Gun violence

March to End Gun Violence in San Diego

On Saturday, they marched again, this time mourning the lives of 19 elementary school students and two of their teachers

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Four years ago, thousands of students filled the National Mall in what they called a "March For Our Lives" after the school shooting at Stoneman Douglas High School in Parkland, Florida, took the lives of 14 students and three staff members.

The group called for change, meaning more safety measures for students at school. On Saturday, they marched again, this time mourning the lives of 19 elementary school students and two of their teachers.

"I have three children and it is affecting them," said Leasa Fisher, a volunteer for March for Our Lives. "My little one was like, 'Am I safe in school? Do I need to get a bulletproof backpack?' I mean, these are things that a 13-year-old is thinking about, that shouldn't be thinking about that kind of stuff."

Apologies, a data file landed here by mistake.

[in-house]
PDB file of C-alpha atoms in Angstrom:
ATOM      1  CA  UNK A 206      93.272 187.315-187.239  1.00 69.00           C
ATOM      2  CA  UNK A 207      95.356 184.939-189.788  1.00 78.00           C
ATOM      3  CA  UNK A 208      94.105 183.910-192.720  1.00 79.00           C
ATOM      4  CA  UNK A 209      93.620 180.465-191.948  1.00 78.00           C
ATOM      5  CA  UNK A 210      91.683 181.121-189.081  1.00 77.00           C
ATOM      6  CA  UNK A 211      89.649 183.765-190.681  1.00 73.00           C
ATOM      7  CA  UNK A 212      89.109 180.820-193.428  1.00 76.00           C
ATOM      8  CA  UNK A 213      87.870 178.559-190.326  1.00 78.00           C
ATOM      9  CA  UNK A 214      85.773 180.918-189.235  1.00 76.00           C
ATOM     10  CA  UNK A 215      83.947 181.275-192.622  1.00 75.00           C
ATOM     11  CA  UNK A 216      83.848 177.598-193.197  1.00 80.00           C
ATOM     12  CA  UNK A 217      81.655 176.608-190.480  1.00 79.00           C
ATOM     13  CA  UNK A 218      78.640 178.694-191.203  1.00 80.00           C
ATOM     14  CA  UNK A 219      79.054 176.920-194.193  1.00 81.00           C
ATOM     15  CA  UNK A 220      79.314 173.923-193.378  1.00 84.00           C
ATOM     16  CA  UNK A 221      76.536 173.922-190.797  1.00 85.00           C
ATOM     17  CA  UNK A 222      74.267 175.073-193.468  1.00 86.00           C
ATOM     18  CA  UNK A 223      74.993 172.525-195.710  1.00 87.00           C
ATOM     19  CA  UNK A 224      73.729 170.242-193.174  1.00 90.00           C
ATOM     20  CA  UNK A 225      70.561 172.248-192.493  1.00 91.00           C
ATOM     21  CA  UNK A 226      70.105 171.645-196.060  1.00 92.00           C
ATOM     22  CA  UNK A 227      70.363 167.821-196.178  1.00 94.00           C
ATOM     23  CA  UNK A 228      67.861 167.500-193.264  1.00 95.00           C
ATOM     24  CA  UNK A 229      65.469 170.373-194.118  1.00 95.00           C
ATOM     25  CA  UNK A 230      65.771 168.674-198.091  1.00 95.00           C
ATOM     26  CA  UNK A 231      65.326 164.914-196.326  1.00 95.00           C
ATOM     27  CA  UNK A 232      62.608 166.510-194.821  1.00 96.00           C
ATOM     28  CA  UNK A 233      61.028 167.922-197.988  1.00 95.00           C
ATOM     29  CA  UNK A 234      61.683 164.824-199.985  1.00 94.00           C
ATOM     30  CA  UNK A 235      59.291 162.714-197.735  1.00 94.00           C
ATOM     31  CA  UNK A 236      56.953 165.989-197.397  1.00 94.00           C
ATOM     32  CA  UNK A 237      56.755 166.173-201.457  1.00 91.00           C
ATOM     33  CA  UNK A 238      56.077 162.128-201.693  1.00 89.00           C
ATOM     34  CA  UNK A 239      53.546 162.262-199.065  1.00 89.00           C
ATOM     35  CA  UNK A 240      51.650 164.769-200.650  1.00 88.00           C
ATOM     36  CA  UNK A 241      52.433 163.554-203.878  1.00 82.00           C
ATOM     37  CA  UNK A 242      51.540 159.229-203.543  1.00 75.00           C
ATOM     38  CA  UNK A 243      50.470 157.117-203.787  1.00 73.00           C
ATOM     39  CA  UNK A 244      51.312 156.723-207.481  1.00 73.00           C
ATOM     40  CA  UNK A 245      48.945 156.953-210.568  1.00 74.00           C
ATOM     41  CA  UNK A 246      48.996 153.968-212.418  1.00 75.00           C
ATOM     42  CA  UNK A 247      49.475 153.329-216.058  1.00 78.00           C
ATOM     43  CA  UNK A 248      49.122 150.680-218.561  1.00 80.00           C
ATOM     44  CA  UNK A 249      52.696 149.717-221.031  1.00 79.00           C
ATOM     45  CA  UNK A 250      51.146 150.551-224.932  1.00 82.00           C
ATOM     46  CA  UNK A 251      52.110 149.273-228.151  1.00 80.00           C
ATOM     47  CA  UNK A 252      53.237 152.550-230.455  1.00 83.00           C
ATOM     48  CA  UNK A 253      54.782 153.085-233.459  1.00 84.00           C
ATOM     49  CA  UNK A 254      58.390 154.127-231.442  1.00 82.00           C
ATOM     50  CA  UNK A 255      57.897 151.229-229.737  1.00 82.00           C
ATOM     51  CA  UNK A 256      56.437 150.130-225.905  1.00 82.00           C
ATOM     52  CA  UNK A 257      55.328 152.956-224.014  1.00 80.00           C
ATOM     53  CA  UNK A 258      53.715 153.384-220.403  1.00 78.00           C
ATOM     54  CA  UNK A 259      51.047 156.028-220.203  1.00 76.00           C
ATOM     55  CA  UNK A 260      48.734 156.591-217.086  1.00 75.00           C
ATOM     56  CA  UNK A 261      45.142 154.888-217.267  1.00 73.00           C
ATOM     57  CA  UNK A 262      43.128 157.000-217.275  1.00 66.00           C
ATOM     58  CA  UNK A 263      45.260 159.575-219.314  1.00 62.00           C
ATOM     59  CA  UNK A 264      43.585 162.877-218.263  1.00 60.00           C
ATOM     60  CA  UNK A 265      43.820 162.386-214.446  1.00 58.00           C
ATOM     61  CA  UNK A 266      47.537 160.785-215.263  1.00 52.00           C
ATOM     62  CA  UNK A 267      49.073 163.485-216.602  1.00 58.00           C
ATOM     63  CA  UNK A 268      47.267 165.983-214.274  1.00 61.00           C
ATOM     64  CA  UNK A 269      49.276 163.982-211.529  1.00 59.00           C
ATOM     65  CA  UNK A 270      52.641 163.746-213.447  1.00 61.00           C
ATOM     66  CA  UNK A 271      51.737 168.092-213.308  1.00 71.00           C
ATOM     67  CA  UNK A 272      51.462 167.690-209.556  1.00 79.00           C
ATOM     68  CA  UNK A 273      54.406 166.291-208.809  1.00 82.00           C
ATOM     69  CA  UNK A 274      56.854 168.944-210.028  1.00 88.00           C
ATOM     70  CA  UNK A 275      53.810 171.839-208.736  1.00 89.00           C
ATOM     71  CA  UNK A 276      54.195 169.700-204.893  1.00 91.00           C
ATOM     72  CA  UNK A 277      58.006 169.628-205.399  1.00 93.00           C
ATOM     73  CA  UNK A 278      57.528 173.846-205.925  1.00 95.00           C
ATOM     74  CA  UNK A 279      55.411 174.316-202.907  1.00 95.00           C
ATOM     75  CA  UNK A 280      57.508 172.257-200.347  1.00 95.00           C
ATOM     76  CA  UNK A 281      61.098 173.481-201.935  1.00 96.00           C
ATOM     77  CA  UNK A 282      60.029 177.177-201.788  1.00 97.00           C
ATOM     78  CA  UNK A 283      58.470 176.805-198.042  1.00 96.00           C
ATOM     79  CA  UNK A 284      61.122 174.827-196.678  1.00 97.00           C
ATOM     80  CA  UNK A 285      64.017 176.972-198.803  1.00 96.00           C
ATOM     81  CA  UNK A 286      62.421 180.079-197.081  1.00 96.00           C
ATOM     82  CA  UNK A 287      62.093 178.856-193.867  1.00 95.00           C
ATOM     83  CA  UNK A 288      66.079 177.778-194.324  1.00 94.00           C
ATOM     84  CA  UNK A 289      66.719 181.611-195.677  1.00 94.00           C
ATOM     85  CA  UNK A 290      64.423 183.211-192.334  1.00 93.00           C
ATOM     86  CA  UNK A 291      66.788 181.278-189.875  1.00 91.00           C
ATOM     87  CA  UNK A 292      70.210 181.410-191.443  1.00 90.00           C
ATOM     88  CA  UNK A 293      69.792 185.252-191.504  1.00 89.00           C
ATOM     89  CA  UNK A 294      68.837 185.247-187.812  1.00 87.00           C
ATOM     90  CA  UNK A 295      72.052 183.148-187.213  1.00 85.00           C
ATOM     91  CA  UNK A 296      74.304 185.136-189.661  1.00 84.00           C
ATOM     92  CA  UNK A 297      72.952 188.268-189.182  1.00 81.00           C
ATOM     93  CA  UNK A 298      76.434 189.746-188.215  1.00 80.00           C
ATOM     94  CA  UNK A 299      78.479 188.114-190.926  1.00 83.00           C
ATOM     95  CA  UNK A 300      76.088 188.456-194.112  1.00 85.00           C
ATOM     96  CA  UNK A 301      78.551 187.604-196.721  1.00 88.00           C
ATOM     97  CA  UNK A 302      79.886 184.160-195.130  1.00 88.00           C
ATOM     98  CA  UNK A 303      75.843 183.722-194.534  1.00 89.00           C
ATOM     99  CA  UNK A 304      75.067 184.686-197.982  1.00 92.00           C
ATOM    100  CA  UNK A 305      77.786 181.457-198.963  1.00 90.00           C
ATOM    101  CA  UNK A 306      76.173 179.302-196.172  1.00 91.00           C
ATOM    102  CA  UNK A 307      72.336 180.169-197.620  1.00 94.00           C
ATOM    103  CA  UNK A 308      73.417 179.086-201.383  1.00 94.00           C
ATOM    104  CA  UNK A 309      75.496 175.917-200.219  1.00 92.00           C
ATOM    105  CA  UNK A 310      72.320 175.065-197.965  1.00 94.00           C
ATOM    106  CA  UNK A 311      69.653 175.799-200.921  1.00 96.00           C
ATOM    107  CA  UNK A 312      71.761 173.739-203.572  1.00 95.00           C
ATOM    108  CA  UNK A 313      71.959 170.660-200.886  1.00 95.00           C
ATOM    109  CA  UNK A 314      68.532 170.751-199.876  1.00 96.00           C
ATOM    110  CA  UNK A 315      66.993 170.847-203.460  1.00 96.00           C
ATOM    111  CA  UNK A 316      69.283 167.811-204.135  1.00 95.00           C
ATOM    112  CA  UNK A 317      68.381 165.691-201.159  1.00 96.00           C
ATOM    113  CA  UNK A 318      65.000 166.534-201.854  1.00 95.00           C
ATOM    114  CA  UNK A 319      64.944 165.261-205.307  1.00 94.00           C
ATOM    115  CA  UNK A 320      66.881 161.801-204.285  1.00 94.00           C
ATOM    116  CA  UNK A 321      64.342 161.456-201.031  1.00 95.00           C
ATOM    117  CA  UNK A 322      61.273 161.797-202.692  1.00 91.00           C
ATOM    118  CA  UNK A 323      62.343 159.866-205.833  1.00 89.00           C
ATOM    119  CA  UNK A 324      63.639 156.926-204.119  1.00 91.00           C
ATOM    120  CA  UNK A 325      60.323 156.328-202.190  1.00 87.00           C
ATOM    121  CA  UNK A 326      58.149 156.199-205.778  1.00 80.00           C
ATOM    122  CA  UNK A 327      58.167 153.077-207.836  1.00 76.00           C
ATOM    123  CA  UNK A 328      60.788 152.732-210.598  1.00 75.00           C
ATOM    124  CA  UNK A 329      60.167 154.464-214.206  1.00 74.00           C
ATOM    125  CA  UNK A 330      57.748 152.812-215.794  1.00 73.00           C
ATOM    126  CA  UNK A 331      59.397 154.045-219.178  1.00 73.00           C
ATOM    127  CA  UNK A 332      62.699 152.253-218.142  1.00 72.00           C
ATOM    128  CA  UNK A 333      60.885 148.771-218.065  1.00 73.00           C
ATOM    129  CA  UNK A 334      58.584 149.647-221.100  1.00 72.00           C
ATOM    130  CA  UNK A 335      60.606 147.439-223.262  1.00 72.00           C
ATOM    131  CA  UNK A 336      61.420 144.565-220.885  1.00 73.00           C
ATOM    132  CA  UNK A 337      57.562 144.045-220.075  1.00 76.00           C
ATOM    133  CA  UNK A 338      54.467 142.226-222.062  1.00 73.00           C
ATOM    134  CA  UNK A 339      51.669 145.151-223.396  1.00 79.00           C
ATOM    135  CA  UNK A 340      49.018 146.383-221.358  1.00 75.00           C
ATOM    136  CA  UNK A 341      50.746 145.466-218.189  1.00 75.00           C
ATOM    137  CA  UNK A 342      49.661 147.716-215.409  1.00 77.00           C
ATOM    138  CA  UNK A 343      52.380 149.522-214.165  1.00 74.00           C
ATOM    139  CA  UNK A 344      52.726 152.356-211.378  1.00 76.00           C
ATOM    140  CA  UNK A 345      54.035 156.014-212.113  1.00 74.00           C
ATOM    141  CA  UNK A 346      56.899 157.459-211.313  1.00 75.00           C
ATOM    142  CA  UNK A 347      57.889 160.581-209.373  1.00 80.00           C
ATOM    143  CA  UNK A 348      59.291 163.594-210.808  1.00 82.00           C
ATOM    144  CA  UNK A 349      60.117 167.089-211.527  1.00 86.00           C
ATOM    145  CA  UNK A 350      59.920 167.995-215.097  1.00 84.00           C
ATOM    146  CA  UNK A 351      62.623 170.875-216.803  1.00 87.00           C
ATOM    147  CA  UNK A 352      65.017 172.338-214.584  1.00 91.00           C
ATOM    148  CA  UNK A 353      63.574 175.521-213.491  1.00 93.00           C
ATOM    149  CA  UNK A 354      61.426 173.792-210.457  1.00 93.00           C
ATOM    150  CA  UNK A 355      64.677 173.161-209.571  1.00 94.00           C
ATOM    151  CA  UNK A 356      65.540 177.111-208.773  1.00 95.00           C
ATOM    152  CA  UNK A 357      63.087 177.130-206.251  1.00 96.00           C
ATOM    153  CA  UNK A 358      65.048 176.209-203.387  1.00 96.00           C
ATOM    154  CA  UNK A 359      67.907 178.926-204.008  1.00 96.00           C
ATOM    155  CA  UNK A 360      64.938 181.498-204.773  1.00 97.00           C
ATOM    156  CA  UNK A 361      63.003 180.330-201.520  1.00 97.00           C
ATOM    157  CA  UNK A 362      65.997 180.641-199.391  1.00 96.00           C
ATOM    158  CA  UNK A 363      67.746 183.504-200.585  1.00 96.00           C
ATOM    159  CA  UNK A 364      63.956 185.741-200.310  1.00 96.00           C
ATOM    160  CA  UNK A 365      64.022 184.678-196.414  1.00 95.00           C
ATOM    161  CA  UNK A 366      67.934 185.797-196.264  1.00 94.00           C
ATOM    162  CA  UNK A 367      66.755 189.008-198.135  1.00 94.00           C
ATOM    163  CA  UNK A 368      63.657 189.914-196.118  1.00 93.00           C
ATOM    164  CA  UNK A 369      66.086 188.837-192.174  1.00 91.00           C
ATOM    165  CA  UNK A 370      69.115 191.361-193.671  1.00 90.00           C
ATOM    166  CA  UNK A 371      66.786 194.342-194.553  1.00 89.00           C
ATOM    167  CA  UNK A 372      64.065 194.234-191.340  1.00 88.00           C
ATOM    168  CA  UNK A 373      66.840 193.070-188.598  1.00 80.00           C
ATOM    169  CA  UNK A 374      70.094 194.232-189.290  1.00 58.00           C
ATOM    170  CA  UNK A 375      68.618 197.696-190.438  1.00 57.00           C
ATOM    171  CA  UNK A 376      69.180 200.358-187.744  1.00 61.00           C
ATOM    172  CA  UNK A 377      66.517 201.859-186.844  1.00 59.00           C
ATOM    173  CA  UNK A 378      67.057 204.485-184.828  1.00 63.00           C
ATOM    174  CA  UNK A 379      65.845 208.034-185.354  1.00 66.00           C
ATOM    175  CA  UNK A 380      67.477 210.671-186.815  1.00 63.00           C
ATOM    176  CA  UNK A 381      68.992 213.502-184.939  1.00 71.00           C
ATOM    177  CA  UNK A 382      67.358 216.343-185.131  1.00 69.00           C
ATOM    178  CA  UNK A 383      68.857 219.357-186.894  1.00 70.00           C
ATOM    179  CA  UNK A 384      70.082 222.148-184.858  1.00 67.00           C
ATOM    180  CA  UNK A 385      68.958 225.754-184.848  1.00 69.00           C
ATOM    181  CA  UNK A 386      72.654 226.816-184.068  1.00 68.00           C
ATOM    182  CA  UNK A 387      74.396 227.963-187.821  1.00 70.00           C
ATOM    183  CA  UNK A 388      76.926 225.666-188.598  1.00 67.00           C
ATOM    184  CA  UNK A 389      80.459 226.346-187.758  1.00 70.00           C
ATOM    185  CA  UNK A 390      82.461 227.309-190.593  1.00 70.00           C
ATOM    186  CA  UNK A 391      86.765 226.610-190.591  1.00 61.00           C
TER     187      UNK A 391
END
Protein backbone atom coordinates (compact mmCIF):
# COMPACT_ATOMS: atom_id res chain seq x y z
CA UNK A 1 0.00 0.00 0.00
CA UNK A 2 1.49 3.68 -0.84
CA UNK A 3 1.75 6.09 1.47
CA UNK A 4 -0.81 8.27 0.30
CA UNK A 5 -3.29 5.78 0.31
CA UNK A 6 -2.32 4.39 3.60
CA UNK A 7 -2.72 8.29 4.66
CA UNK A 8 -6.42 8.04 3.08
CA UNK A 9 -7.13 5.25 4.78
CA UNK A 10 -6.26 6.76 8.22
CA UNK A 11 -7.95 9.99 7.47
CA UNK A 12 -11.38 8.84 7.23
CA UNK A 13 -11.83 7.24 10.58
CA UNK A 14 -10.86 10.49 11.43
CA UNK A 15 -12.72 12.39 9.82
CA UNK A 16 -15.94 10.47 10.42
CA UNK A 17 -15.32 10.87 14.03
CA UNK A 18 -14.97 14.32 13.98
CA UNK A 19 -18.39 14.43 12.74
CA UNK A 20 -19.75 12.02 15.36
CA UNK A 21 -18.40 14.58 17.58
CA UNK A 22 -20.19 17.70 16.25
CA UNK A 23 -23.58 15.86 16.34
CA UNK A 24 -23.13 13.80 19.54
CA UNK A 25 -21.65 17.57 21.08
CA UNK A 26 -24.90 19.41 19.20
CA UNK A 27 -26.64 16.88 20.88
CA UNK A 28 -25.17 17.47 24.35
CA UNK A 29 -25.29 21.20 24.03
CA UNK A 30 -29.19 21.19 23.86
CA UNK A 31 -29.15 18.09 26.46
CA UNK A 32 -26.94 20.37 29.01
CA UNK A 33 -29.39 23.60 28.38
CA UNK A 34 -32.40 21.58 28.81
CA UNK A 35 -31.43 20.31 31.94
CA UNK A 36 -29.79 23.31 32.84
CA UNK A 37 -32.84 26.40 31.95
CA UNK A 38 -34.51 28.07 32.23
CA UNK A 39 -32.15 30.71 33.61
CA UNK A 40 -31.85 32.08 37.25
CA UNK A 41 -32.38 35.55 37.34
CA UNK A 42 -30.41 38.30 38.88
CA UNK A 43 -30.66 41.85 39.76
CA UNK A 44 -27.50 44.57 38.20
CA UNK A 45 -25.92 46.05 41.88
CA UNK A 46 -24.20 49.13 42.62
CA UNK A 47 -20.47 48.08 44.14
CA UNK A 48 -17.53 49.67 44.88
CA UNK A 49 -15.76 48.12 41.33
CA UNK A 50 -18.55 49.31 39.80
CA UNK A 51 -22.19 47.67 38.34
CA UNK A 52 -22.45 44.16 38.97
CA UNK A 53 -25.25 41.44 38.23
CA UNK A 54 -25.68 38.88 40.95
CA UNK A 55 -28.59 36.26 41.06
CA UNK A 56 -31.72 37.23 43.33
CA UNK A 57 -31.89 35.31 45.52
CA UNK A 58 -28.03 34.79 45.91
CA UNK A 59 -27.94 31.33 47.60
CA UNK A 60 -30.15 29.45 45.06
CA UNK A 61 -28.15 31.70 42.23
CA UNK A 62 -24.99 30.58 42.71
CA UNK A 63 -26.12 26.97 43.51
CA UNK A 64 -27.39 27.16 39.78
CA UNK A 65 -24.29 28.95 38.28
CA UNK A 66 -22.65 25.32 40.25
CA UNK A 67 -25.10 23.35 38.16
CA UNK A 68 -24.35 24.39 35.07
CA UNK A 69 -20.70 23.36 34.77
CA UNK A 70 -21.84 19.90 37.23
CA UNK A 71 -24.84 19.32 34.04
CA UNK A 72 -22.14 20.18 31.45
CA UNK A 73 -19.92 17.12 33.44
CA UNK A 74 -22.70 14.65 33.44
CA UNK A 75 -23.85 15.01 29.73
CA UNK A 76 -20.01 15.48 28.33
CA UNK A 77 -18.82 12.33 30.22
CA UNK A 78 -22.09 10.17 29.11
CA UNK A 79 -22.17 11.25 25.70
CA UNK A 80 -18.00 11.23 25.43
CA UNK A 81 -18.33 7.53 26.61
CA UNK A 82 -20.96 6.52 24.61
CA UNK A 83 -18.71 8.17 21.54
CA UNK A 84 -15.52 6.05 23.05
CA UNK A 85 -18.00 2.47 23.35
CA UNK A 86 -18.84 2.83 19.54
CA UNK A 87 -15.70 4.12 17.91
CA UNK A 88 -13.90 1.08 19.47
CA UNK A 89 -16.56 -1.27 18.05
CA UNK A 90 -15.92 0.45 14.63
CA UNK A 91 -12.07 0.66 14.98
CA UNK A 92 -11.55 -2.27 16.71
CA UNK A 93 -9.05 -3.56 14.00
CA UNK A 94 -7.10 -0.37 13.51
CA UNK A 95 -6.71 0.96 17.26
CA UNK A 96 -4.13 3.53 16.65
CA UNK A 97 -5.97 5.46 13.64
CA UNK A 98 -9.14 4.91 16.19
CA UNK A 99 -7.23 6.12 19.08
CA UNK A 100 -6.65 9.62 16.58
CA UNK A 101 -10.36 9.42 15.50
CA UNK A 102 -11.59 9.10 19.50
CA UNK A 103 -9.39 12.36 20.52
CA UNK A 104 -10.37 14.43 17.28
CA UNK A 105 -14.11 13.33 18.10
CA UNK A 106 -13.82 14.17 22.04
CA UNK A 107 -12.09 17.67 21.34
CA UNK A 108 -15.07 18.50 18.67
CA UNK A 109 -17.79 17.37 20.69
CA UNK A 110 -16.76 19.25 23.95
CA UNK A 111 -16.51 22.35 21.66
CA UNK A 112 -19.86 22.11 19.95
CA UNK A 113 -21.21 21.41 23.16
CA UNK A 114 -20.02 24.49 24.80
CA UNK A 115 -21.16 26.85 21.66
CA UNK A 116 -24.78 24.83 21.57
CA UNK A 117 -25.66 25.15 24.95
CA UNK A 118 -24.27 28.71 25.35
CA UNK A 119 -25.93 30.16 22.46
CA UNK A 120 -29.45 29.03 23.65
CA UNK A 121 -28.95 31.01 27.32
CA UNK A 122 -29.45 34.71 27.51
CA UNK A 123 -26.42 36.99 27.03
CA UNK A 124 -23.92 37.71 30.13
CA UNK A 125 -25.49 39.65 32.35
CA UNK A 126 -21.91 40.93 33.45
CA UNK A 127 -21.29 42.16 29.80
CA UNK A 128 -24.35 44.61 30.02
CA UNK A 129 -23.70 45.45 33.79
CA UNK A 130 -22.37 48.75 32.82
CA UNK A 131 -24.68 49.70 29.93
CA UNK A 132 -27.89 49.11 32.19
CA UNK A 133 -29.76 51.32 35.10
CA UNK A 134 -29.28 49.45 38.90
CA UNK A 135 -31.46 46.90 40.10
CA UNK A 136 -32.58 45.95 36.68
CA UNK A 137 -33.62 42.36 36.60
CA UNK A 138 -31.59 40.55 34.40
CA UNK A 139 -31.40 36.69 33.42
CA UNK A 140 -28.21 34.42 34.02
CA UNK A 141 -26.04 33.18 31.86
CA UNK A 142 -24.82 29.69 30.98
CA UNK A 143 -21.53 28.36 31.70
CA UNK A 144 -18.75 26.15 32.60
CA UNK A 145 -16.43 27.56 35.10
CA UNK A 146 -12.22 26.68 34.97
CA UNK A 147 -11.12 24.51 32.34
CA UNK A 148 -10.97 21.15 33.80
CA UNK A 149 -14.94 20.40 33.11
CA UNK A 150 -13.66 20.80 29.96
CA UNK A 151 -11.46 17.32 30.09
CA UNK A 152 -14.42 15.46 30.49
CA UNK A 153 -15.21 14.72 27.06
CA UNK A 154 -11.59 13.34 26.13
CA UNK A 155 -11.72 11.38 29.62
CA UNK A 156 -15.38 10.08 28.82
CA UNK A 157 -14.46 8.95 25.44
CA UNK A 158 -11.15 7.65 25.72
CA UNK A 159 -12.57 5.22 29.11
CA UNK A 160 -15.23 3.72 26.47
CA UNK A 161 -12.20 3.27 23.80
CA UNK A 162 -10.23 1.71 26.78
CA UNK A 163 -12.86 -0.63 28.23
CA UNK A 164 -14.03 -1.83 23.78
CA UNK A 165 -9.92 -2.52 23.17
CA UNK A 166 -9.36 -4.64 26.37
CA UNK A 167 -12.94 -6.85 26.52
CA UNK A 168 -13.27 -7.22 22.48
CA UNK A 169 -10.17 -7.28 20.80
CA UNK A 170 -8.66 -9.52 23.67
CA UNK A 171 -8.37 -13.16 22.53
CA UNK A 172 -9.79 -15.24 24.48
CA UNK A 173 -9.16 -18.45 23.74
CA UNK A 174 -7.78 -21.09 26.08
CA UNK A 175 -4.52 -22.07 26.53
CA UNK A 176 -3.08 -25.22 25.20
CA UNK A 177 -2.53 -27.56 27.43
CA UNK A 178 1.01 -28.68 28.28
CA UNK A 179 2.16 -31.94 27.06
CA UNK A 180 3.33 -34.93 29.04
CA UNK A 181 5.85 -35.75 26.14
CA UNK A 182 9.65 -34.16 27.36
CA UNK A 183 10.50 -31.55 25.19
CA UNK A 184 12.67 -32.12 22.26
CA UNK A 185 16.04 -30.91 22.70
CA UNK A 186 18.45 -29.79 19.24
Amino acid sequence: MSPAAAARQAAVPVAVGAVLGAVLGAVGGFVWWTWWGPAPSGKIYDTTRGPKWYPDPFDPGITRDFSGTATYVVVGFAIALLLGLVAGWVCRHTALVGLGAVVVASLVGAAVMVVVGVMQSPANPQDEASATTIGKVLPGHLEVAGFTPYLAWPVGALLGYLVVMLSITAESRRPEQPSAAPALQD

In the four years since the first March For Our Lives, little has changed surrounding gun laws in America as gun violence has intensified. So far this year, there have been 250 mass shootings in the United States according to the Gun Violence Archive.

"We want meaningful federal action to prevent gun violence," said Kallie Funk, an organizer for March for Our Lives. "A couple of bills just passed in the house that restrict large ammunition sales – restrict the age limits, but we want those things to pass in the Senate."

On Saturday, there were several demonstrations planned across San Diego County to coincide with the March For Our Lives, including Wear Orange for National Gun Violence Awareness Month.

"Six months ago it was our family, tomorrow it can be yours," said Maria Gaspar-Casillas.

Last Thanksgiving, 12-year-old Angel Gallegos was shot and killed by a stray bullet in his family’s backyard in San Diego's Skyline neighborhood.

"Grieving has no expiration date," 12-year-old Angel Domingo Gaspar Gallegos' grieving aunt told NBC 7's Melissa Adan on Friday, two and a half months after the boy died

"It just slows you back to the beginning where you drink so you can cry, you cry so you can sleep, and sleep so you can keep on living," Angel's aunt, Gaspar-Casillas, said through tears.

Angel’s family has yet to find who is responsible for firing the gunshot that took his life. Gaspar-Casillas wants to see change and awareness when it comes to gun laws and safety.

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